To say Hearts fans were excited by their new signing, striker Conor Washington, is perhaps an understatement.
The 27-year-old will arrive on a two-year deal following the end of his contract with Premier League side Sheffield United.
On their official club website, Hearts described the player as a "strong, pacey and skillful front man". It was also noted that the player has commanded more than £3.5million in transfer fees from his time in England.
Washington's career hasn't followed the traditional route, there was no academy football progression. Instead it has been about graft and grit.
Seven years ago football wasn't even his main profession, he was posting mail through letterboxes more regularly than he was finding the back of the net.
He combined those duties while playing non-league for St Ives Town before a switch to Newport County.
He told The Guardian: "I’d be up at 5am and then in for 5.30am-6am. I was turning up to some Saturday FA Vase games, the biggest games of my career at the time, and I literally had to run my round."
Yet, it wasn't until 2014 and move to Peterborough United when he really started to make a name for himself.
After a modest goal return at the South Wales side he began to hit the net more regularly for Posh, who have developed a reputation for finding gems lower down the English pyramid, polishing them and acting as a springboard to bigger and better things.
The first half of the 2015/2016 season saw him score 10 goals in 25 games in English League One. More than that was his application to the game, a "rawness" he calls it. A willingness and drive. Having experienced football at the coal face he didn't want to return, although he is appreciative of his upbringing.
“You can get bogged down in the technical side and lose some of that rawness,” Washington said. “A lot of people will say: ‘He’s too raw, he’s not got a good enough touch’, and so on but I’ve watched a few under‑21 games and they’re nothing like league football.
“I’ve seen it in my career where there have been a lot of players who’ve come through academies and been in shock at what football is like in the Championship, League One and League Two. The physical side, along with the speed of play, is massive. I don’t think they particularly press in under‑21 football but when you come down to League One you get harassed. It’s a steep learning curve.”
Washington, like Jamie Vardy before him, has that edge which is so attractive to teams.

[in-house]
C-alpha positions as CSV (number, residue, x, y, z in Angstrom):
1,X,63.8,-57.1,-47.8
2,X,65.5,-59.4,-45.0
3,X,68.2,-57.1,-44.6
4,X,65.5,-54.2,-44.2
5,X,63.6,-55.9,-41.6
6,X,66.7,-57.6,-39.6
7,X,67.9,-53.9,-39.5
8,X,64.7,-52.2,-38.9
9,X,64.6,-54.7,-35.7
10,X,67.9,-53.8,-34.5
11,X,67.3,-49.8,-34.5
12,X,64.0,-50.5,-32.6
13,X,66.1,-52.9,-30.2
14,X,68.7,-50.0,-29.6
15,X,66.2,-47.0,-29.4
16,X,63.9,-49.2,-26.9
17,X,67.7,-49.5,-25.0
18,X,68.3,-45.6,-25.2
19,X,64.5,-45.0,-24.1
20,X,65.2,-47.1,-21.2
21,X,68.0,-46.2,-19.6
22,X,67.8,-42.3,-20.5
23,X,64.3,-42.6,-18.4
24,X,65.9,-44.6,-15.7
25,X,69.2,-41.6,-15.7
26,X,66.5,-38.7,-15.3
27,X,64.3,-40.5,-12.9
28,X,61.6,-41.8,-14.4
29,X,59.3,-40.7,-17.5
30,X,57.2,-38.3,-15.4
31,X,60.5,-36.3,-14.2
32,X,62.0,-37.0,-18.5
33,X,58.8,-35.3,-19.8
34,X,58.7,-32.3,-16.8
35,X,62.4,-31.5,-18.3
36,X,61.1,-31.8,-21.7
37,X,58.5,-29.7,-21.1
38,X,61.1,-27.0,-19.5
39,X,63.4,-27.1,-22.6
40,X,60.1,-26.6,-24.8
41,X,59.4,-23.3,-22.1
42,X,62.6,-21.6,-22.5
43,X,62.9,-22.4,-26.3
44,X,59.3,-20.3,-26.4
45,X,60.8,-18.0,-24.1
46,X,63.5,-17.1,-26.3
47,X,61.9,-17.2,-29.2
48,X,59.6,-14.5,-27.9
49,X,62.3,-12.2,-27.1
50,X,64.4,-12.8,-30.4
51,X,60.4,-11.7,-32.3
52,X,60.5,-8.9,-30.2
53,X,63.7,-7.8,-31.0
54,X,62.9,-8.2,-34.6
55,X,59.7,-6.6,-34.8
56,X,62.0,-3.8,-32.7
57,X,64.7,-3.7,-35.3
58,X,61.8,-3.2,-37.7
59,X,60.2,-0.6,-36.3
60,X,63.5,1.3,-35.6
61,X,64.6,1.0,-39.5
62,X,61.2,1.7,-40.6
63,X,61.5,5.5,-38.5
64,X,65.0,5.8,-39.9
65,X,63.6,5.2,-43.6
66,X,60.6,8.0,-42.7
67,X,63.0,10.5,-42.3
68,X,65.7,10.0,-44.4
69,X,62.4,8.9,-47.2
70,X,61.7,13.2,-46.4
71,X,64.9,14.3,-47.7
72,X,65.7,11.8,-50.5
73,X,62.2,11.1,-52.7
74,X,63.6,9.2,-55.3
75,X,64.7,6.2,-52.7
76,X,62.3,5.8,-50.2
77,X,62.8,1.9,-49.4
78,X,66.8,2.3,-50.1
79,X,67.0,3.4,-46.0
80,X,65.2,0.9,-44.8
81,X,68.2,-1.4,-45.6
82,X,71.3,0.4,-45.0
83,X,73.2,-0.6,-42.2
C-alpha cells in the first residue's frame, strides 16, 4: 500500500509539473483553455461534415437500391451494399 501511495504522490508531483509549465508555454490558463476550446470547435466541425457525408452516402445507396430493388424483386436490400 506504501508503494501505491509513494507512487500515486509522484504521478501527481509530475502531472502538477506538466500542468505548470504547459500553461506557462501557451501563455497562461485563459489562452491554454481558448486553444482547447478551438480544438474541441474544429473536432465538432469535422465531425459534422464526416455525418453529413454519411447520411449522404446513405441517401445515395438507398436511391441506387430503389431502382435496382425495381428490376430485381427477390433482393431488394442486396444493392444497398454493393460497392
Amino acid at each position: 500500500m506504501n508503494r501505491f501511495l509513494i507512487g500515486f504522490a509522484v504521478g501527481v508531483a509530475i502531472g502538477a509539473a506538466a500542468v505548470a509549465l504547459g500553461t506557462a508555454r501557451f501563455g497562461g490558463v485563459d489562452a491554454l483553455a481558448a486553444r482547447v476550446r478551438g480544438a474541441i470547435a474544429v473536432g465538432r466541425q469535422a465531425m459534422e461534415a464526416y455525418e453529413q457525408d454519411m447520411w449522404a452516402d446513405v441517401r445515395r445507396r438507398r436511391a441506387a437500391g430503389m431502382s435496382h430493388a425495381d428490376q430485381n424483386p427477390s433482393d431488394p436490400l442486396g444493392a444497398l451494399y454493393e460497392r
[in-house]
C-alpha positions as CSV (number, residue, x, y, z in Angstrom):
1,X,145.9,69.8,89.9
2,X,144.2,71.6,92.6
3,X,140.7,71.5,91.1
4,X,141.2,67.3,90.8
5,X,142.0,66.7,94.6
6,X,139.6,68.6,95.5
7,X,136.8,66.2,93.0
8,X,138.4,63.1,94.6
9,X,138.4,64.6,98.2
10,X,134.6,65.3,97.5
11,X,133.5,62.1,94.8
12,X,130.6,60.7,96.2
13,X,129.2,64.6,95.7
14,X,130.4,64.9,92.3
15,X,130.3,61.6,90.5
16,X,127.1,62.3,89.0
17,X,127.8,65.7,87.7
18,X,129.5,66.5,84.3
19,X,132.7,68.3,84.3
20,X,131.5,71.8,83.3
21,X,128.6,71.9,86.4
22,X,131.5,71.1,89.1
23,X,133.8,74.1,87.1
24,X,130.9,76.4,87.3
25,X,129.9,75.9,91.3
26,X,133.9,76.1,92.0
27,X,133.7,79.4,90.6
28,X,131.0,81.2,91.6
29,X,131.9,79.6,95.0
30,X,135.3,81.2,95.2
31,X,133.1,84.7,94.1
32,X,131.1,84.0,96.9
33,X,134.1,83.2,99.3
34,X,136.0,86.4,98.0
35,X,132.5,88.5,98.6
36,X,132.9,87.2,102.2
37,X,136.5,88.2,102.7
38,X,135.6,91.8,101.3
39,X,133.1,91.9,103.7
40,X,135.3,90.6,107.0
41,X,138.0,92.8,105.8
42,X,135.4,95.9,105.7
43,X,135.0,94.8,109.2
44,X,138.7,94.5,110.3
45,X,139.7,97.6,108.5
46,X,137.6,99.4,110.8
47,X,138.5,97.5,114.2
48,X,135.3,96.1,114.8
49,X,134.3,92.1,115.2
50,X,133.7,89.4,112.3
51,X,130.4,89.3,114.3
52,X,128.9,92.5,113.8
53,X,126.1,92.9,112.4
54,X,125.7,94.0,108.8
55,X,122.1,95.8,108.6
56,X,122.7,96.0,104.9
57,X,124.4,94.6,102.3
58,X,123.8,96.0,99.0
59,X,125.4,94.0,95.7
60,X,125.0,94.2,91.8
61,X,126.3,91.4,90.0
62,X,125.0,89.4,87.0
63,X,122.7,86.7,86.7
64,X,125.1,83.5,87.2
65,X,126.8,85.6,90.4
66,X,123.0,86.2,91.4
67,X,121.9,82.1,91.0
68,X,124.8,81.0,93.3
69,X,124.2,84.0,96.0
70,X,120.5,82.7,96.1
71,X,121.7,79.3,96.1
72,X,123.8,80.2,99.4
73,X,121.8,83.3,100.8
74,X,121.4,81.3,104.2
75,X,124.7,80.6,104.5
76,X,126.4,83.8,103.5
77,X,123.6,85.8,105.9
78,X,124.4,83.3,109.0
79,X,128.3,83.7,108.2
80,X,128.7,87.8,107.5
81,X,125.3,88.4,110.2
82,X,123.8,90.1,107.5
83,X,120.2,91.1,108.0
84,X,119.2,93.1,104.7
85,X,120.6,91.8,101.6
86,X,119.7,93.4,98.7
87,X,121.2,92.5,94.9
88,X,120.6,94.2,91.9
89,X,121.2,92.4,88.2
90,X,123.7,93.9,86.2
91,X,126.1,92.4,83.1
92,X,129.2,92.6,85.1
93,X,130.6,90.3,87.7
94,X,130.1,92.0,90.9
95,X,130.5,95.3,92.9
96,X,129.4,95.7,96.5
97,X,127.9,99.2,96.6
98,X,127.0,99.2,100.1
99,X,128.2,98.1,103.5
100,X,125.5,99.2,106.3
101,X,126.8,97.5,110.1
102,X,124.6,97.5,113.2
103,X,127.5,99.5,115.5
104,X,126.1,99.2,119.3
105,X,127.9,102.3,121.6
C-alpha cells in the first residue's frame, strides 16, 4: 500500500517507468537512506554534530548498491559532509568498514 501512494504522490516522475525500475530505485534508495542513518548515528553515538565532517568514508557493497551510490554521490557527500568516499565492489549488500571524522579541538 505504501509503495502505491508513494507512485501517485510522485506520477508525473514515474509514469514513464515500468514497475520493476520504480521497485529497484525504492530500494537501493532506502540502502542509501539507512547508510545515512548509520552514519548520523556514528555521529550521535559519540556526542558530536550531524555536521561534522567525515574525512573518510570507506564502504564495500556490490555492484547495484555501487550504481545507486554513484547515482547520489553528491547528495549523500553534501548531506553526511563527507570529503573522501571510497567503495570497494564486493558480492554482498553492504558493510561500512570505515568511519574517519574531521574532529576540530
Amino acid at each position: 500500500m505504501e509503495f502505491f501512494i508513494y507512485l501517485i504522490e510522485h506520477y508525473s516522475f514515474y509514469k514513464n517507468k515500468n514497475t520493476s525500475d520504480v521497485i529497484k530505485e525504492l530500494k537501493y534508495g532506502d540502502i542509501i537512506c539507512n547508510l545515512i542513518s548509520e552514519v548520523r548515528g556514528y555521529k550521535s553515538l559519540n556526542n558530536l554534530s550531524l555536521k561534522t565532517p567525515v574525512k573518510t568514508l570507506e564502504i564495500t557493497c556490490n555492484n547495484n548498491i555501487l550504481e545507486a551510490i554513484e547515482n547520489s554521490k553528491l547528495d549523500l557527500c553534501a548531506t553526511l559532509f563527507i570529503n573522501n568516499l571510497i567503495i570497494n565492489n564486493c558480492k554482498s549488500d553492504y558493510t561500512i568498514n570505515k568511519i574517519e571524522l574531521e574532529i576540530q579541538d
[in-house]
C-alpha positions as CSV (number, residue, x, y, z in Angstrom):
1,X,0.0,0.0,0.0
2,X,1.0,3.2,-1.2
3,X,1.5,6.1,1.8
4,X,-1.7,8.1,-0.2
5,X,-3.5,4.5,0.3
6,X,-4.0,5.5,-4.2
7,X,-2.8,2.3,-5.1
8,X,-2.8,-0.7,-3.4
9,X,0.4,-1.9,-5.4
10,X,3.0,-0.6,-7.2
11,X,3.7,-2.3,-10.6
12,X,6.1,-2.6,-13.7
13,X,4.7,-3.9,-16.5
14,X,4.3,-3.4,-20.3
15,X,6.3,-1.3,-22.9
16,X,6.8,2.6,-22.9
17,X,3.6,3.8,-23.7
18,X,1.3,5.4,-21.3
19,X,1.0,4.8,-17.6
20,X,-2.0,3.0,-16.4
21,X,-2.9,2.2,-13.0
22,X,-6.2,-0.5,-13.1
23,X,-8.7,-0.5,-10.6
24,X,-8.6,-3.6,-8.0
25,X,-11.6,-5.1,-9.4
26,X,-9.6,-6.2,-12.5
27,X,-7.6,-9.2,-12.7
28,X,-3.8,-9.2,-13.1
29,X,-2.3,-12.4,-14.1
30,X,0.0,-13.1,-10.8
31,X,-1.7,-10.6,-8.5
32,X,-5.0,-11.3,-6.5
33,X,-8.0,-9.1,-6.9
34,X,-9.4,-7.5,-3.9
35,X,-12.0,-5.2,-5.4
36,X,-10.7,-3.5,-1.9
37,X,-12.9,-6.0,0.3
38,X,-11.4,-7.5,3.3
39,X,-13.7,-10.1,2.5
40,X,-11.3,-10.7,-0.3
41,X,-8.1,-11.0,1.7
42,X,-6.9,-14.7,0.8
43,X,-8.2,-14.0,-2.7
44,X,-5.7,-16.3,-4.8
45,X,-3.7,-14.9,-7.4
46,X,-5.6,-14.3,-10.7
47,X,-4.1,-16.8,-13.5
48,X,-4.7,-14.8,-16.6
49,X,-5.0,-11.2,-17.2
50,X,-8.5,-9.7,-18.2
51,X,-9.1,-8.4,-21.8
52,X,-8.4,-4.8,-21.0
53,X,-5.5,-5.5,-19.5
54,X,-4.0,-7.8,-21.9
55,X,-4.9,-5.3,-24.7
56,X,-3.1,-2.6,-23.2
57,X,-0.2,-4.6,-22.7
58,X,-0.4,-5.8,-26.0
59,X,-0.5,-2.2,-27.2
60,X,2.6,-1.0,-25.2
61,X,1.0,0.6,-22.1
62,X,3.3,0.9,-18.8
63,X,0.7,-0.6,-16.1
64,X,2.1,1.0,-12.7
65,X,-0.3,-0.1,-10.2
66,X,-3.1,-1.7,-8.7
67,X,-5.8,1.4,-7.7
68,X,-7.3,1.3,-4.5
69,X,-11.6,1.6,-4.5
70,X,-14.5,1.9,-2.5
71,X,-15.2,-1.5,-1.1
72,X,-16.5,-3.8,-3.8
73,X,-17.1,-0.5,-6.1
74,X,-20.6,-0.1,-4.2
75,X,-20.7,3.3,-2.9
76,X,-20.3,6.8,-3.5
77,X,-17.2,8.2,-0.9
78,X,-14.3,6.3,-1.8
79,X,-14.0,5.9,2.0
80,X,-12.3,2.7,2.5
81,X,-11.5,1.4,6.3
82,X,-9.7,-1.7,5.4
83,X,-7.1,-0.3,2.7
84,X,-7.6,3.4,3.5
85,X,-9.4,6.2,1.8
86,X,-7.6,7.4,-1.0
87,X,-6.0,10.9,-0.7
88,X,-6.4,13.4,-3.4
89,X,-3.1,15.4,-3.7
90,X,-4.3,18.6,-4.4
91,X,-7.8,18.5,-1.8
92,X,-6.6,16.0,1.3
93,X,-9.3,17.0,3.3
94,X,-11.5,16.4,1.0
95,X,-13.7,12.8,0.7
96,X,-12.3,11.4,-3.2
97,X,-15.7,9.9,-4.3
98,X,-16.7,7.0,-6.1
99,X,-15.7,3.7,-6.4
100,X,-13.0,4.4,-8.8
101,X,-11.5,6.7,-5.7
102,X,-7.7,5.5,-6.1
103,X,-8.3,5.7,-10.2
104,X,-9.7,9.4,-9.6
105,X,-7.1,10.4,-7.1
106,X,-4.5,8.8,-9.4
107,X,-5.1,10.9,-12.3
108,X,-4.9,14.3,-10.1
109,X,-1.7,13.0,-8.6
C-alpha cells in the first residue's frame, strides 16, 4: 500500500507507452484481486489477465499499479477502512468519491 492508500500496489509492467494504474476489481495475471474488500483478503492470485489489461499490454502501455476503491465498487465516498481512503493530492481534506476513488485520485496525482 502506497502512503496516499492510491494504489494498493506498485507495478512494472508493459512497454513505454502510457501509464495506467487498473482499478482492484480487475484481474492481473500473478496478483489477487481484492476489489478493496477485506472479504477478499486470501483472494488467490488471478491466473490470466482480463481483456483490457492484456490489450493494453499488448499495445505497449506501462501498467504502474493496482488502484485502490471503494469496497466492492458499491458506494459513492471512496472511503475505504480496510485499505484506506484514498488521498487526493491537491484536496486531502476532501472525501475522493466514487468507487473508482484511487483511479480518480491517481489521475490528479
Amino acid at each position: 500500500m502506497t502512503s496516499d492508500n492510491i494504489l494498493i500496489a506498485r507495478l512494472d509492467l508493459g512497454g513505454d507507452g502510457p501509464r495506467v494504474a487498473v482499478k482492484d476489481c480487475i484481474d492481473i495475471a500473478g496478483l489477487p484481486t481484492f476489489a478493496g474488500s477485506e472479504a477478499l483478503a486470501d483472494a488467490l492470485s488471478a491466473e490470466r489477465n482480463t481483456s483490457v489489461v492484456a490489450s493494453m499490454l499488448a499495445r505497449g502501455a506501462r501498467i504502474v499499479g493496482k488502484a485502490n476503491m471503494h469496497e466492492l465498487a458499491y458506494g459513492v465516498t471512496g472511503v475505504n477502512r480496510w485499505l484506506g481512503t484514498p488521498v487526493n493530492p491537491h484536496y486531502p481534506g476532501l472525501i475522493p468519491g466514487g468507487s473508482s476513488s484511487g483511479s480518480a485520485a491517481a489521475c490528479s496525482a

Peterborough owner Darragh MacAnthony, in 2016, took to Twitter to reveal the extent of the interest.
He tweeted: “On Monday Night I turned down a multi-multi million pound bid for Conor Washington from a recently relegated Premier league club. On Tuesday afternoon I turned down another multi-million pound bid for Conor from another ex-prem club.
“And yesterday morning I again turned another bid down for Conor from a large Championship club. The fact is I have rejected three bids on the terms offered."
Queen's Park Rangers would win the race for his signature for a reported £2.8million. He was seen as a direct replacement for Charlie Austin who had made the move to Southampton.
His manager at QPR? An individual who knows one or two things about finding the back of the net: Jimmy Floyd Hasselbaink, scorer of 129 Premier league goals.
Of Washington, he said: “Conor is a player I’ve admired for a while now, so I’m delighted he’s agreed to join us. I’ve seen first-hand what he’s capable of and his all-round game has always impressed me. Of course he’s still got a lot to learn – he’s by no means the finished article – but I am convinced he has what it takes to succeed at a higher level with us.
“He’s raw, he’s hungry, he’s determined. He’s quick and he’s versatile, which is important. He can play on his own up there, in a two, or on the shoulder of another striker. He’s got great pace to get in behind and that’s something we need when you look at our current attacking options.”
While a first-team regular, he probably didn't find himself on the scoresheet as frequently as he would have hoped, but the move did result in a call up to the Northern Ireland national team for Euro 2016 where he featured in every match.
He has since amassed 18 caps and got a move to Sheffield United playing a part in their Premier League promotion.
On signing Washington, United boss Chris Wilder said: "Conor ticks a lot of boxes in what we are looking for at the top of the pitch, he's got pace, power and works hard, a good fit for us."
Hearts fought off strong competition to sign the player and he is a figure, going by the testimonies of former coaches, who the fans will take a liking to.
Selfless and quick, he will make a nuisance of himself in the final third and is capable of dragging the team forward. The qualities outlined suggest he will be able to partner a number of his new team-mates, whether it is a powerful combo with Uche Ikpeazu, stretching the game for Steven MacLean to operate or dovetailing with Steven Naismith.
Craig Levein was keen on a forward and he has got his man.